I'm sure I'll be totally fixed by the weekend and I was already fine doing a very short walk this morning.

Monday, 23 April 2012


So the race went ahead.

It would appear that there were quite a few protests, but nothing impacted on the race itself after the Force India people being caught up in it on Friday.

One of the things that was very apparent though was that there were virtually no spectators.  I mean a big part of the problem with a lot of these new events is that there are no spectators, but this weekend the place looked virtually empty.

I've noticed it at Bahrain before but there don't actually appear to be that many places to watch the race.  Usually you have two types of spectators - those seated in grandstands and those standing.  Well at Bahrain there never appear to be any standing spectators.

I don't know if this is a deliberately move and you can't get to the areas where there are no stands (this is the case in Monaco and a few of the other street circuits) but it really does make the place look empty.  What's odd about it is that it's not because there are loads of stands - there are big bits of the track where the cars just drive around a bit of the dessert and nobody except a few marshals and TV cameras can see them.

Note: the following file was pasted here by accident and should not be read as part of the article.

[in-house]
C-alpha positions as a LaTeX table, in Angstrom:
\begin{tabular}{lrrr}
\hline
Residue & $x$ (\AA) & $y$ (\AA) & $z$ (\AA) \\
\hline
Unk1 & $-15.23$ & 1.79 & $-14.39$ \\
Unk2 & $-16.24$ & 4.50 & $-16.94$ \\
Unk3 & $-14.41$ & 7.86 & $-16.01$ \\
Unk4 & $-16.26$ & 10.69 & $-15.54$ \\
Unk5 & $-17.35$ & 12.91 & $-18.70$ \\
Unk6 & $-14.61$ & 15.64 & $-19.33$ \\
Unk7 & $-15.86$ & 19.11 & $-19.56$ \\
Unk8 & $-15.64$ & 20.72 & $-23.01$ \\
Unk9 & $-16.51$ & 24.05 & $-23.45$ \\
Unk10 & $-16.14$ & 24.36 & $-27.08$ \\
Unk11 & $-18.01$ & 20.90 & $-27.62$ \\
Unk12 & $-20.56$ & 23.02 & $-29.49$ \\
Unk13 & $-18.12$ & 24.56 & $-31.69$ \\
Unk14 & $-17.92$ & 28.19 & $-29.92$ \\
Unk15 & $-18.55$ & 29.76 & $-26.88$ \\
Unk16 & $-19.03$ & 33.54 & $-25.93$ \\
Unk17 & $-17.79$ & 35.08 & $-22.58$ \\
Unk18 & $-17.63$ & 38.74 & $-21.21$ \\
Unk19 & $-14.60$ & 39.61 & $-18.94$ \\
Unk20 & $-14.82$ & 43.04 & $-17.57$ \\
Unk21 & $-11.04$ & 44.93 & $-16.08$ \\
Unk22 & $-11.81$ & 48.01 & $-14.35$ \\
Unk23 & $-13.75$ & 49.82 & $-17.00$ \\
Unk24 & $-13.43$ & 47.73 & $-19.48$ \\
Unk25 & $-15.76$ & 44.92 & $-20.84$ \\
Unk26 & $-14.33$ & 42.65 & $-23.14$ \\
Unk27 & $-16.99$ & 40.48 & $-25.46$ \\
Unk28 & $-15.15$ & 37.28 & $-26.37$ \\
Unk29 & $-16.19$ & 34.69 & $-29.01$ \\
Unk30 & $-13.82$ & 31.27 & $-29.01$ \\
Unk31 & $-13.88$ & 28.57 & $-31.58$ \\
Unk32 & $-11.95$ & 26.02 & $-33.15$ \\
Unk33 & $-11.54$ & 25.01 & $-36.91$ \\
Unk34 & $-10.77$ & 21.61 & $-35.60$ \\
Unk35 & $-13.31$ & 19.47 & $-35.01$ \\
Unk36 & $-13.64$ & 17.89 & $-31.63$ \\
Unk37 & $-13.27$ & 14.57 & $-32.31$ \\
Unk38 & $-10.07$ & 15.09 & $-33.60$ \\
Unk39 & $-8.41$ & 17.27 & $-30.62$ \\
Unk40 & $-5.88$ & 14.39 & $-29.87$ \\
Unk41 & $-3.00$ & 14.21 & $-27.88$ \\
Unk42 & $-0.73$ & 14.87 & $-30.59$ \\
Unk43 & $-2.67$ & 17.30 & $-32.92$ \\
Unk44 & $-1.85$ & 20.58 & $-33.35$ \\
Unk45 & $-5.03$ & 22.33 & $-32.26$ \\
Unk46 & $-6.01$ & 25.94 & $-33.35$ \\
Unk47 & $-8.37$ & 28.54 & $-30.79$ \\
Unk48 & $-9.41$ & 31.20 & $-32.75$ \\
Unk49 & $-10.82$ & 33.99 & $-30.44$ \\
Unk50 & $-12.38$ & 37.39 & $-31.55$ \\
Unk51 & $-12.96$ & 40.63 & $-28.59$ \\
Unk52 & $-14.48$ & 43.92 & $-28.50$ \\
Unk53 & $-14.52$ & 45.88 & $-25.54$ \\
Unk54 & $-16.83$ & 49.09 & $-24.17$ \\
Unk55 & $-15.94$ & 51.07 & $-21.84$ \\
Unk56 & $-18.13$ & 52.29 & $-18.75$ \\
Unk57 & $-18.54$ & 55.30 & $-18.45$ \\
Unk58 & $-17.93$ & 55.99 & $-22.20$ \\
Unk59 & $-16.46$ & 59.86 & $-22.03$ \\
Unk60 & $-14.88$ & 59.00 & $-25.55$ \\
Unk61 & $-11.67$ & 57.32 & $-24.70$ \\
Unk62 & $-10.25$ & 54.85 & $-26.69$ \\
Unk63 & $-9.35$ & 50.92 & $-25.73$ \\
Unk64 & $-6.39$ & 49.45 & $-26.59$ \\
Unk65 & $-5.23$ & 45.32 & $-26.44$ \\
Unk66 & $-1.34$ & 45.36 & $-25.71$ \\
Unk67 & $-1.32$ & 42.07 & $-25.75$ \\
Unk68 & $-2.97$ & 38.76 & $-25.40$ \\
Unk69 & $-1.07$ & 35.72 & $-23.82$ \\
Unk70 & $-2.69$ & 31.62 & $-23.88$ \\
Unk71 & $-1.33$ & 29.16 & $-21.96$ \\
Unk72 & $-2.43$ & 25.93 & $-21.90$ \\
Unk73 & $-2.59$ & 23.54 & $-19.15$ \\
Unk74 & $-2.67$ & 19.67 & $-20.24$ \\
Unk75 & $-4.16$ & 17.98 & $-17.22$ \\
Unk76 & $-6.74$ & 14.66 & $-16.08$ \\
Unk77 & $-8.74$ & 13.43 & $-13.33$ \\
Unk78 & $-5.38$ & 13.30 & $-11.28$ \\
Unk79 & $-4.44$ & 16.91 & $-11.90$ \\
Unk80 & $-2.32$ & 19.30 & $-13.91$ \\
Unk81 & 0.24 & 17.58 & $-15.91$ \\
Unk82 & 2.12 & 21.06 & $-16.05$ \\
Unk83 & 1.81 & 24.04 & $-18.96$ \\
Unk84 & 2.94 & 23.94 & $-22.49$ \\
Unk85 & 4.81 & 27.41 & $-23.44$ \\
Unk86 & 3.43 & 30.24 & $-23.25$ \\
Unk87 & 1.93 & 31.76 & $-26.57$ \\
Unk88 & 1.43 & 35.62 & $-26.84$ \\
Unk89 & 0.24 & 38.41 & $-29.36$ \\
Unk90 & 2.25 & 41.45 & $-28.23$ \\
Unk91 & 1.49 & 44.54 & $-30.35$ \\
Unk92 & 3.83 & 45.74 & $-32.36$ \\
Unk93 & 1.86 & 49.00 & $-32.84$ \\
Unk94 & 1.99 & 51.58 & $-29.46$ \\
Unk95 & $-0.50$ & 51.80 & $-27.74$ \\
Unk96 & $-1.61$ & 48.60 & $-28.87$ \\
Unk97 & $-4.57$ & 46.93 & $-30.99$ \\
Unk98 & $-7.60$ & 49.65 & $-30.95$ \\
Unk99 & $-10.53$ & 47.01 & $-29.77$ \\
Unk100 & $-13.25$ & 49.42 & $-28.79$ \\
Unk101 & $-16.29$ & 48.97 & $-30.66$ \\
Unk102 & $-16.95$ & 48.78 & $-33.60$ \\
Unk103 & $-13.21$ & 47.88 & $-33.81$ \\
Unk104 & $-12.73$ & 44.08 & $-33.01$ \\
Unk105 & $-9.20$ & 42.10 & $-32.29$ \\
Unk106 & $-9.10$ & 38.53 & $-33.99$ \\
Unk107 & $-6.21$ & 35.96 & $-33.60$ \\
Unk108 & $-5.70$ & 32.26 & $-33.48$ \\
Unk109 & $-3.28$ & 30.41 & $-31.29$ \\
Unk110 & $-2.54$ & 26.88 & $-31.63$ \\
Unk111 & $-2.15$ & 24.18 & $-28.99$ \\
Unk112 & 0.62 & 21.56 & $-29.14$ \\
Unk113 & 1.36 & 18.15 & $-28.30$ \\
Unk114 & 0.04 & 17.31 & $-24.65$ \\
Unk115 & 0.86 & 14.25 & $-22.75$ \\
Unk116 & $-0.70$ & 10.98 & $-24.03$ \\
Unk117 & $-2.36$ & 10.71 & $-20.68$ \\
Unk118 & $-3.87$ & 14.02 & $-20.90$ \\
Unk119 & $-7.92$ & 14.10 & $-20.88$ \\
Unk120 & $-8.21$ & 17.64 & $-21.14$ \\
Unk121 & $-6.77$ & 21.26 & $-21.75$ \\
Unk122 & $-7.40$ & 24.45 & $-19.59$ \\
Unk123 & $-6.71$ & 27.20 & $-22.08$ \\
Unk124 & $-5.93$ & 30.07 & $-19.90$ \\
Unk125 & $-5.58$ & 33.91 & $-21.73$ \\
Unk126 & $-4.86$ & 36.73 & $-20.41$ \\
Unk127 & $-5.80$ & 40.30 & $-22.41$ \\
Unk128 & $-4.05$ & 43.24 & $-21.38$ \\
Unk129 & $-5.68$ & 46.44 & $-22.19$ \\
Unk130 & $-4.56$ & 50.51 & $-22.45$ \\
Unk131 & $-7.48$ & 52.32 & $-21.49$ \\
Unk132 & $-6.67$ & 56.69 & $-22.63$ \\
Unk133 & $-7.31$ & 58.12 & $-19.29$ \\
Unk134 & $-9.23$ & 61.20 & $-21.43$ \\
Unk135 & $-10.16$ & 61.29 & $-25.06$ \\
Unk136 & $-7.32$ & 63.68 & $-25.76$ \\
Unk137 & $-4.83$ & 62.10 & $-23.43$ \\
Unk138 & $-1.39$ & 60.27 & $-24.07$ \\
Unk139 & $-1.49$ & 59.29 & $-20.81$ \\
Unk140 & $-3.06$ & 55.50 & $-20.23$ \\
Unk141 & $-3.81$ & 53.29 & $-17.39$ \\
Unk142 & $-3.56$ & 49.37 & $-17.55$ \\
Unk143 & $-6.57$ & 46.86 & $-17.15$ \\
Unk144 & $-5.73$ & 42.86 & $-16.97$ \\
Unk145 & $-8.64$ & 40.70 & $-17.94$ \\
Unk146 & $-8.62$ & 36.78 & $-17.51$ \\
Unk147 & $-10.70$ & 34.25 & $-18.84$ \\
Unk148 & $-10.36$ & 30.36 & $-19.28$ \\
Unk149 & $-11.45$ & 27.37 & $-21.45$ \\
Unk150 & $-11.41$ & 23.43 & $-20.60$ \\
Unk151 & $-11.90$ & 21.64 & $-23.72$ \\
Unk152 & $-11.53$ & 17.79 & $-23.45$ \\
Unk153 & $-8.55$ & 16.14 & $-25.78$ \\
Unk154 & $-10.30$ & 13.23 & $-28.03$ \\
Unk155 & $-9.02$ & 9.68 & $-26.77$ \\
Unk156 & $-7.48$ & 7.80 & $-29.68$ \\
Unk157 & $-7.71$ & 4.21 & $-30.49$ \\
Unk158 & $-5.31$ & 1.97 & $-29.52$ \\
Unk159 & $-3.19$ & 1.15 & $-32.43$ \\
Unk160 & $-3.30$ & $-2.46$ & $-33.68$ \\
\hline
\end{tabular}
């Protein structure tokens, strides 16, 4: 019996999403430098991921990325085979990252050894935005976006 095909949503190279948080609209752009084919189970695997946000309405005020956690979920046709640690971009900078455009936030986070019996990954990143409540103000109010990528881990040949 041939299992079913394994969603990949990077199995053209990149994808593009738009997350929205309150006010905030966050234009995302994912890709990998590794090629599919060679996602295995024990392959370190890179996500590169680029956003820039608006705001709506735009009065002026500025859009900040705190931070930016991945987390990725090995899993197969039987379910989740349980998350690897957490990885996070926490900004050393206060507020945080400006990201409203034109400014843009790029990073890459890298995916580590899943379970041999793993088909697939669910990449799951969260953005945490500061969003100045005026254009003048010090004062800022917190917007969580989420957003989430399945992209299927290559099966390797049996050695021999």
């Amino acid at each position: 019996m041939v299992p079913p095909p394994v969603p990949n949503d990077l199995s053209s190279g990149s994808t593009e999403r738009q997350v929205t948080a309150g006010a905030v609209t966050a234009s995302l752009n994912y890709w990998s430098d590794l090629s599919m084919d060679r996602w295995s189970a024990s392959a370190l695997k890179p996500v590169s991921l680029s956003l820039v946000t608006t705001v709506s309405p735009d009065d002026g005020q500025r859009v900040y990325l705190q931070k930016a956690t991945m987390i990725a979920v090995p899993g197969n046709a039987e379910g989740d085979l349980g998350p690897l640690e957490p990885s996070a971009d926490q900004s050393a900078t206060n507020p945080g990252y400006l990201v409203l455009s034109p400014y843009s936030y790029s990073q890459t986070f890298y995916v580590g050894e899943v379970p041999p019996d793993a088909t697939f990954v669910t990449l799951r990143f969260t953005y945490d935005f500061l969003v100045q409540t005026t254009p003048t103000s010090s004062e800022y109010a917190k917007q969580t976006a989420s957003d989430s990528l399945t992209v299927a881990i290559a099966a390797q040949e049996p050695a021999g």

At some of the other races where there are few spectators there are stands but they're empty, but at Bahrain there only appear to be a couple of stands and they were still empty.  Whether this was a consequence of the unrest (people staying away or being kept away) or is simply a further reflection of the fact that the event attracts few people anyway I don't know.  Certainly you'd think that foreigners would be less keen to visit and the BBC showed some footage on the way to the circuit of loads of security people and APCs.

Anyway, the race itself was actually not all that bad.  I wouldn't rate it as a great race, as such, but for a Bahrain GP it wasn't bad.  There was some overtaking (even if quite a bit of it was the artificial DRS-on-the-straight kind) and certainly a few things of interest happened.